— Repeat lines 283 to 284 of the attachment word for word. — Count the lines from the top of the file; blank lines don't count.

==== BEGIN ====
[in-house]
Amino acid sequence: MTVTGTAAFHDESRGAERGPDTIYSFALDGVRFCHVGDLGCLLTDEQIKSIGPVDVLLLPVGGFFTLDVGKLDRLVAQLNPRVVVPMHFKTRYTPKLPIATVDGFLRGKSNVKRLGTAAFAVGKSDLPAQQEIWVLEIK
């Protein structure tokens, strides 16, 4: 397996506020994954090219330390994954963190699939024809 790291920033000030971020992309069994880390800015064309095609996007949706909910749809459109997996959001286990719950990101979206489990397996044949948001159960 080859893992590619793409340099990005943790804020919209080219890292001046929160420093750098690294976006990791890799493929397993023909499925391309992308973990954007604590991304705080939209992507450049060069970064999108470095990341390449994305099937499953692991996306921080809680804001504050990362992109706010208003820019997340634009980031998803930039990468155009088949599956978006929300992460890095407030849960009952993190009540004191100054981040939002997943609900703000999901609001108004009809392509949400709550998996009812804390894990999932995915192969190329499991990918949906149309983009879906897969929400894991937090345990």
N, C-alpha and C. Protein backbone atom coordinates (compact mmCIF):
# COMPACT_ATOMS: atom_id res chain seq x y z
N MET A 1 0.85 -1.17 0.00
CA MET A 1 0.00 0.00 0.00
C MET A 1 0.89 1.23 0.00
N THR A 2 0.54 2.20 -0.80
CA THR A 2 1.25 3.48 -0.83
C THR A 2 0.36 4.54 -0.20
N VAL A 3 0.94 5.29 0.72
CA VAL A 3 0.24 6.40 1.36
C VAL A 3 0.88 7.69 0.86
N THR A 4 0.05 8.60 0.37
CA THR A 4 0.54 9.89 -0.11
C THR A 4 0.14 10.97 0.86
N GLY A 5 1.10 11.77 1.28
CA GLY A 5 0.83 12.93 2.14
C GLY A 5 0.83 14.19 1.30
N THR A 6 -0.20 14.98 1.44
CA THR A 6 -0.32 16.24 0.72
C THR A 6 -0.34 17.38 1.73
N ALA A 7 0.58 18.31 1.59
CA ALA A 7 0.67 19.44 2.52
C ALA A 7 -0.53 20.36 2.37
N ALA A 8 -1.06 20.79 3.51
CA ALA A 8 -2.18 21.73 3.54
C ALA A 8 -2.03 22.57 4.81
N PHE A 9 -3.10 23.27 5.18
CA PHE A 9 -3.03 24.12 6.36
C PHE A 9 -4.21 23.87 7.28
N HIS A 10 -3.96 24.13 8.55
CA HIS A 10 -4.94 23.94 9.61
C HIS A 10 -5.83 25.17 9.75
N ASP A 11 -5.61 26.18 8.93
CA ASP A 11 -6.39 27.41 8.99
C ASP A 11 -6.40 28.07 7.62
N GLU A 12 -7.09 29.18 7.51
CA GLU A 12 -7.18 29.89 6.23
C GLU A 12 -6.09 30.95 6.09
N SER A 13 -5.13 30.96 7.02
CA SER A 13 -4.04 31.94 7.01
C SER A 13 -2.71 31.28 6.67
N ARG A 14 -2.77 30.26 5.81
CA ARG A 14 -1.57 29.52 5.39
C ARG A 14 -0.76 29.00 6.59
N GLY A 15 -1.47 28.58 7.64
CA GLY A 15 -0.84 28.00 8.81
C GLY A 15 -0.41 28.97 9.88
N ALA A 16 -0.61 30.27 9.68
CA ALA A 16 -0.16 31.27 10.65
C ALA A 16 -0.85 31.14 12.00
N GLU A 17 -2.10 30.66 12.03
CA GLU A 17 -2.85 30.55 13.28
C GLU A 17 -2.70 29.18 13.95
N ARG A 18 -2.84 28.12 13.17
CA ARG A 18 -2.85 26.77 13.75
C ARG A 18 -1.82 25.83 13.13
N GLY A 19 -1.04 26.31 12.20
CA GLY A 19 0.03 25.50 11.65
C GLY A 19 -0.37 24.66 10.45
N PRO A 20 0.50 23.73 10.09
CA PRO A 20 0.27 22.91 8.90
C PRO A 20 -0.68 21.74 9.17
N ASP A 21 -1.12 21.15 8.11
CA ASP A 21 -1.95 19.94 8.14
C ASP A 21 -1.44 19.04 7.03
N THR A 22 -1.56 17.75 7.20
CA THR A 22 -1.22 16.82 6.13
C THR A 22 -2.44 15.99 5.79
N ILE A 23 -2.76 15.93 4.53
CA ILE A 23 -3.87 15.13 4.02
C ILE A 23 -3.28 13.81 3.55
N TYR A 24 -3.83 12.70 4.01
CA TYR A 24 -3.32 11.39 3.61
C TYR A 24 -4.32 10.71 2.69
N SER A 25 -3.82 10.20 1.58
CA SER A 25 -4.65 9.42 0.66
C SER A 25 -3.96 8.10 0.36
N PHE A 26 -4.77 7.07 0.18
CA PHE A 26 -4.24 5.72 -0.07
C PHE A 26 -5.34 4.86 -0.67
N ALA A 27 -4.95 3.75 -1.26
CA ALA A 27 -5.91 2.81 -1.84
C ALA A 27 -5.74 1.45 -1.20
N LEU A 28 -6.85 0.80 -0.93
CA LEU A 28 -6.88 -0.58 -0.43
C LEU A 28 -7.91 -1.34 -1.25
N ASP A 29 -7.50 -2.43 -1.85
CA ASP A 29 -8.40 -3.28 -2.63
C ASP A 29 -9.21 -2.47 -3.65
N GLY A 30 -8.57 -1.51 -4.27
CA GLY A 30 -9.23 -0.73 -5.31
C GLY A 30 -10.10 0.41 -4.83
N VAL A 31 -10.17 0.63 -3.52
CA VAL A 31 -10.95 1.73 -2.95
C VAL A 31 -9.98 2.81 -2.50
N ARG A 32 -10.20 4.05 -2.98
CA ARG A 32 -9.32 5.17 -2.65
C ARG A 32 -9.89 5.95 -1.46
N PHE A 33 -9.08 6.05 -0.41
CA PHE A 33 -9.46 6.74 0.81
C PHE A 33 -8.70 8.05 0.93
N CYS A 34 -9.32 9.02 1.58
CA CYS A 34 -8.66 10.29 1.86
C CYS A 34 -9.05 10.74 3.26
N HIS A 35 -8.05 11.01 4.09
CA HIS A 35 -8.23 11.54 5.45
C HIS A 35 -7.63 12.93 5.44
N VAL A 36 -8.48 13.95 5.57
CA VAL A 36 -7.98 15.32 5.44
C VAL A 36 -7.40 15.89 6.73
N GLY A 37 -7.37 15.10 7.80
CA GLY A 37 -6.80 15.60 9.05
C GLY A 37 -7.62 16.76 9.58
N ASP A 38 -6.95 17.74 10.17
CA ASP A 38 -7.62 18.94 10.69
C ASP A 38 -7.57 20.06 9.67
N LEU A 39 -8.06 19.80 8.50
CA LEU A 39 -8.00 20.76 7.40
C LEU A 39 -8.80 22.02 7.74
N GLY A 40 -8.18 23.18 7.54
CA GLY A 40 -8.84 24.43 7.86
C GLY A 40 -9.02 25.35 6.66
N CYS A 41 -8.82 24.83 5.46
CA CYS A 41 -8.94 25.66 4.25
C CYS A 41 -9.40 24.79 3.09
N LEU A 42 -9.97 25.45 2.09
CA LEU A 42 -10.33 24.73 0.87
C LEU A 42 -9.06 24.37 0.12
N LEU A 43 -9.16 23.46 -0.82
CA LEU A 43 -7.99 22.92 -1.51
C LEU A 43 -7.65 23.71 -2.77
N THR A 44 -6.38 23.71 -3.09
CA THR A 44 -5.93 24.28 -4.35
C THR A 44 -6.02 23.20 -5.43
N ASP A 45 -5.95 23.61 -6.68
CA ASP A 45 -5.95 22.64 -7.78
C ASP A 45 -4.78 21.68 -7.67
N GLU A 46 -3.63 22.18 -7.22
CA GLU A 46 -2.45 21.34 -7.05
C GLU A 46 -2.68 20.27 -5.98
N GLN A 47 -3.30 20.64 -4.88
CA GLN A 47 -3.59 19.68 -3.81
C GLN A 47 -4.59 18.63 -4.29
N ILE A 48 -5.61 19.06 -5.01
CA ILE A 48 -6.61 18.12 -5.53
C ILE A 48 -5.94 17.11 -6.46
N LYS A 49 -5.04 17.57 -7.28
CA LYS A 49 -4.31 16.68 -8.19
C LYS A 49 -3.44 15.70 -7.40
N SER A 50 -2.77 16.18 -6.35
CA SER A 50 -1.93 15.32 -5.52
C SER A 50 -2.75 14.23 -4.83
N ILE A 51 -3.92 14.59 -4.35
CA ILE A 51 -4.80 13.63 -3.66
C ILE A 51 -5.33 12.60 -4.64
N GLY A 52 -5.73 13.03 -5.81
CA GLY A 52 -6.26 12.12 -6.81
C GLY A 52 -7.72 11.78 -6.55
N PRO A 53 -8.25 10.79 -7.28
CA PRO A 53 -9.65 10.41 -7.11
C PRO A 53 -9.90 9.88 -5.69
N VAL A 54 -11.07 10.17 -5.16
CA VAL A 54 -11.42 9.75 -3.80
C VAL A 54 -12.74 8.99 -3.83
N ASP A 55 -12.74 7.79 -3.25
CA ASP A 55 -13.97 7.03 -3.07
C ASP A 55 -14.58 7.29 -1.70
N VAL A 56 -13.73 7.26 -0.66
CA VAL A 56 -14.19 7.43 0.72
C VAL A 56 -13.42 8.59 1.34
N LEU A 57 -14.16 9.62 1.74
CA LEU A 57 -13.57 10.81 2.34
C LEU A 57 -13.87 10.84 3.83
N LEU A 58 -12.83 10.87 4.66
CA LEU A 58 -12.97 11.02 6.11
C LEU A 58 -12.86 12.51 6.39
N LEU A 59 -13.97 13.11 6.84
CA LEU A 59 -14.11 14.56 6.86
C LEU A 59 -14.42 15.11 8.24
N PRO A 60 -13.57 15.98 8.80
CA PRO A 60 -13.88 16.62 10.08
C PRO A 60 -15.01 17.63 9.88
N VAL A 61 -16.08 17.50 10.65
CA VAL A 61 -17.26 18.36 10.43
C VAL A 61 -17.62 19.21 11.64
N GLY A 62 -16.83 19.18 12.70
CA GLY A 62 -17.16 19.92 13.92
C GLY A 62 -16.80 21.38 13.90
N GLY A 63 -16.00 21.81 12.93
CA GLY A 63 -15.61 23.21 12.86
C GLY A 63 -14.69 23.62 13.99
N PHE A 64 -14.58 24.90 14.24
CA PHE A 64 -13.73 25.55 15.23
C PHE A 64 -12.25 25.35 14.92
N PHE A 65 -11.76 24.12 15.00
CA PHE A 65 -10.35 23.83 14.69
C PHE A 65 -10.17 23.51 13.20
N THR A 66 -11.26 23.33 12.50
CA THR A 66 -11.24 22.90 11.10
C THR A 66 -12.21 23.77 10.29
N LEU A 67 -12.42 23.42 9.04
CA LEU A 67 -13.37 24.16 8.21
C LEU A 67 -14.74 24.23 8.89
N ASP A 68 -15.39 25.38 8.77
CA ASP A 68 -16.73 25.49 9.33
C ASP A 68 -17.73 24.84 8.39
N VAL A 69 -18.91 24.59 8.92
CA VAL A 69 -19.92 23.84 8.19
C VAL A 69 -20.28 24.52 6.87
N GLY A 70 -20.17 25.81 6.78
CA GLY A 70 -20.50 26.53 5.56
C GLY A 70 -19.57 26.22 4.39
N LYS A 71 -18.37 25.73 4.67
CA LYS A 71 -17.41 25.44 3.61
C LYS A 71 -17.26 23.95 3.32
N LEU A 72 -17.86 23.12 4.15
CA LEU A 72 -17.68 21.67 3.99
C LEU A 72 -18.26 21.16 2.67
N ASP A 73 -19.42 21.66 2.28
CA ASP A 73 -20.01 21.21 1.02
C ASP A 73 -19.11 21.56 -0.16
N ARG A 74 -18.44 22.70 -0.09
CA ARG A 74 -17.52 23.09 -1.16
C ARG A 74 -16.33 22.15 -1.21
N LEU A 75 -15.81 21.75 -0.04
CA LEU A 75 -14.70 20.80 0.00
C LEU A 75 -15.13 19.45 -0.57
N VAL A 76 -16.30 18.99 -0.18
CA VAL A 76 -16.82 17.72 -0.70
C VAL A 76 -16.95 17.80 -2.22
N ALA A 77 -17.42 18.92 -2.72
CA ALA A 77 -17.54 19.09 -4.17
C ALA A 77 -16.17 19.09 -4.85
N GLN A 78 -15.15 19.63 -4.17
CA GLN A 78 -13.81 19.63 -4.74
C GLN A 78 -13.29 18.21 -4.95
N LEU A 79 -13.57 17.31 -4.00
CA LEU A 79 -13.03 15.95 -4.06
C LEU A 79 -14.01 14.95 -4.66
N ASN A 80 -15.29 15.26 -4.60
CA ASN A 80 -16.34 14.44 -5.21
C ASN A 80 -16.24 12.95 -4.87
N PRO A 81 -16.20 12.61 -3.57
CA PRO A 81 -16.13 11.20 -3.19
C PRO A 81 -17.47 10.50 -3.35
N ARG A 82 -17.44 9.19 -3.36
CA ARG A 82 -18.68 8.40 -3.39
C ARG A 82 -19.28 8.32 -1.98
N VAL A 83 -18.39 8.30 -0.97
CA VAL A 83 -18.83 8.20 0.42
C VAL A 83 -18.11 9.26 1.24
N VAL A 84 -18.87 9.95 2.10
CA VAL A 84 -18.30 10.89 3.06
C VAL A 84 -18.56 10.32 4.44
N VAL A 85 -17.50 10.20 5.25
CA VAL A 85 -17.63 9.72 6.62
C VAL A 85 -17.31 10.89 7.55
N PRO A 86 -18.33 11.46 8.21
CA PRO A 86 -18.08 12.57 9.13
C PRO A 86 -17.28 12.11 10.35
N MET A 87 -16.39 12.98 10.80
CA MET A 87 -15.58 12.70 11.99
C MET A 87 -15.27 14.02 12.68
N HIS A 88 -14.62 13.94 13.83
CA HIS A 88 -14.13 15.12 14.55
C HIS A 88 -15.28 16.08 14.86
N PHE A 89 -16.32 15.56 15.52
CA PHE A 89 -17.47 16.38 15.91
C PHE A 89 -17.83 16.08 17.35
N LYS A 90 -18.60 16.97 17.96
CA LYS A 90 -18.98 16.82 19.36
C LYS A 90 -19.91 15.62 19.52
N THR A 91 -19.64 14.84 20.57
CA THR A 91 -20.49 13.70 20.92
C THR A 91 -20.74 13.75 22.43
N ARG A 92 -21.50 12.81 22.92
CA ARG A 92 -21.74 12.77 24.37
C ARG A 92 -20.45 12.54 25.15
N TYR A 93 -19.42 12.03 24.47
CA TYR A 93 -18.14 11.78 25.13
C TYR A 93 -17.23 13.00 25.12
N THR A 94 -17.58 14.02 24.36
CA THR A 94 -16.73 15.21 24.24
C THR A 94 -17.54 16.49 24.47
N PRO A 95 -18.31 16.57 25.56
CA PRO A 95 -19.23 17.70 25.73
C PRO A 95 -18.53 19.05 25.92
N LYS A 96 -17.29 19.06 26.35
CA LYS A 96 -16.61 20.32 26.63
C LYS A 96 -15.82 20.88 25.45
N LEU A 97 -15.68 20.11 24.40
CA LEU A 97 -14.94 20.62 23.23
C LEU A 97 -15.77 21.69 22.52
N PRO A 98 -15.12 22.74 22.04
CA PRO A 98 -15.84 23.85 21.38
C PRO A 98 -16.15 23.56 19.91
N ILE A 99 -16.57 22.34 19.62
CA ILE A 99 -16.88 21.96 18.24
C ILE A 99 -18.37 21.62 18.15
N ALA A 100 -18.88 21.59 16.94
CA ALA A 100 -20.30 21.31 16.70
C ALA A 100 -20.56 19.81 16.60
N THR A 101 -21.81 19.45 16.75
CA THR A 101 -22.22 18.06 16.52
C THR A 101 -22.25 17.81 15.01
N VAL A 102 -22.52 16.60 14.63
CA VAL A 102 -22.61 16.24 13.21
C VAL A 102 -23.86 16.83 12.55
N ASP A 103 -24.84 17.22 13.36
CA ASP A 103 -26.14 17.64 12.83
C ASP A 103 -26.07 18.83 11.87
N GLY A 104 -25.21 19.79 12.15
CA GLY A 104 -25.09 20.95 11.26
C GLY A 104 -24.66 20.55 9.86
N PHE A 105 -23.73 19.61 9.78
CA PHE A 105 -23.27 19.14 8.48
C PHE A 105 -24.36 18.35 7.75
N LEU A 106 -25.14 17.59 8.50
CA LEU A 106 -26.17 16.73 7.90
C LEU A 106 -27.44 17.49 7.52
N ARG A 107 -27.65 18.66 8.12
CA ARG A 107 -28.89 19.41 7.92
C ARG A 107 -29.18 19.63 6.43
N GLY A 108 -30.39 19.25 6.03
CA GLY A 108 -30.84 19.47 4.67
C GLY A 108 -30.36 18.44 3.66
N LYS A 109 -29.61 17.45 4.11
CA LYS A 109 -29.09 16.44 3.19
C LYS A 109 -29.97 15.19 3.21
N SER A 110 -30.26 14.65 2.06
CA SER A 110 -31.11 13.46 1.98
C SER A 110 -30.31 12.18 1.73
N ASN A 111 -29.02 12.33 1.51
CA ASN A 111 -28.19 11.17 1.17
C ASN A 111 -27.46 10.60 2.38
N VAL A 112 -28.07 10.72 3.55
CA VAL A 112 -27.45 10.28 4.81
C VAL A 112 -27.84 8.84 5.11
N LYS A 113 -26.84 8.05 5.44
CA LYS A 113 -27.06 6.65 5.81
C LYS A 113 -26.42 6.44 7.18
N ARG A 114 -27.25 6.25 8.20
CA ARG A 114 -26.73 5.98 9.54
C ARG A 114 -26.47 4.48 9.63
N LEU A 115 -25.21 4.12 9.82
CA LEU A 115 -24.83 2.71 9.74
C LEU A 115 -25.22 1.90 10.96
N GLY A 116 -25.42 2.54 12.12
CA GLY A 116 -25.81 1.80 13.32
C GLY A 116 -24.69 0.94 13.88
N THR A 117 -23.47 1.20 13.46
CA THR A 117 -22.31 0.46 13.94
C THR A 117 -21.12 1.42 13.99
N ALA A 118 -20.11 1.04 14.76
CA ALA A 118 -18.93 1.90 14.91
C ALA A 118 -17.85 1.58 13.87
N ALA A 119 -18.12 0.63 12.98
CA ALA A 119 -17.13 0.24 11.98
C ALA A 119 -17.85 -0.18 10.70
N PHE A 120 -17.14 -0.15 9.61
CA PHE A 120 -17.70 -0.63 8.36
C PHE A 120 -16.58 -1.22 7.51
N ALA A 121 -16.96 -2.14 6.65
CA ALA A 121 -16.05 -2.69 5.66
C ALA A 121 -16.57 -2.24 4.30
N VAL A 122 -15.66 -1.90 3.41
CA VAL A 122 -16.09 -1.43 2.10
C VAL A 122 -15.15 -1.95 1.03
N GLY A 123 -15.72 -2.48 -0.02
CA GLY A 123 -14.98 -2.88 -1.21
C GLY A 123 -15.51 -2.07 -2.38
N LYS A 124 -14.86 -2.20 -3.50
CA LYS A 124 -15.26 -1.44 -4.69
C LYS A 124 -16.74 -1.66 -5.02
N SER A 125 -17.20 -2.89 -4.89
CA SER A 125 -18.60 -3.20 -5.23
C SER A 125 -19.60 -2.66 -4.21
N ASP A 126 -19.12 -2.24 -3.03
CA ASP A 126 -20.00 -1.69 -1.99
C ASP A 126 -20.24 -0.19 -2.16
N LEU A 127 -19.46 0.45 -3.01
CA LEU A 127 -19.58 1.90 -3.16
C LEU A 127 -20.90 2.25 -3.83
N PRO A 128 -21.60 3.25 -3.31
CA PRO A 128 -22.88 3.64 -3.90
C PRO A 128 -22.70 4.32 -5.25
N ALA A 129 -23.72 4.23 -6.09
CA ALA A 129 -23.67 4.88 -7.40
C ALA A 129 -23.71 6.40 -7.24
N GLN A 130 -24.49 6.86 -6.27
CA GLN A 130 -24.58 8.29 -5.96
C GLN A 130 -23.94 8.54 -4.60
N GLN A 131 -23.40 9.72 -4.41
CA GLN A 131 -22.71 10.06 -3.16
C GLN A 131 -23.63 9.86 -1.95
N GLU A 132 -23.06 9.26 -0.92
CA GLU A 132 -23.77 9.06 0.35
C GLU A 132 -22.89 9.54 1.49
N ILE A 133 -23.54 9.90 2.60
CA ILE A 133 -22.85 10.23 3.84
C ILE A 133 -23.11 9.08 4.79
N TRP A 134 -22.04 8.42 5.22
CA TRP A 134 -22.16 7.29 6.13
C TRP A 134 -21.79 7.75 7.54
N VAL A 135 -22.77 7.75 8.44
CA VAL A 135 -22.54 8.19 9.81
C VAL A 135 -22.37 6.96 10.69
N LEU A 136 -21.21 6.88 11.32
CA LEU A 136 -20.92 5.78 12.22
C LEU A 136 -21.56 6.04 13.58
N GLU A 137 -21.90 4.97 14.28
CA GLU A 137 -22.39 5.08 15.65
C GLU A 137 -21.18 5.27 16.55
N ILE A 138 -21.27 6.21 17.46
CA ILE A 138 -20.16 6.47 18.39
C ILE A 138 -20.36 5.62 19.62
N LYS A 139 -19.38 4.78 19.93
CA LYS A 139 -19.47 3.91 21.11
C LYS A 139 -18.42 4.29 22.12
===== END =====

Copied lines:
CA TYR A 93 -18.14 11.78 25.13
C TYR A 93 -17.23 13.00 25.12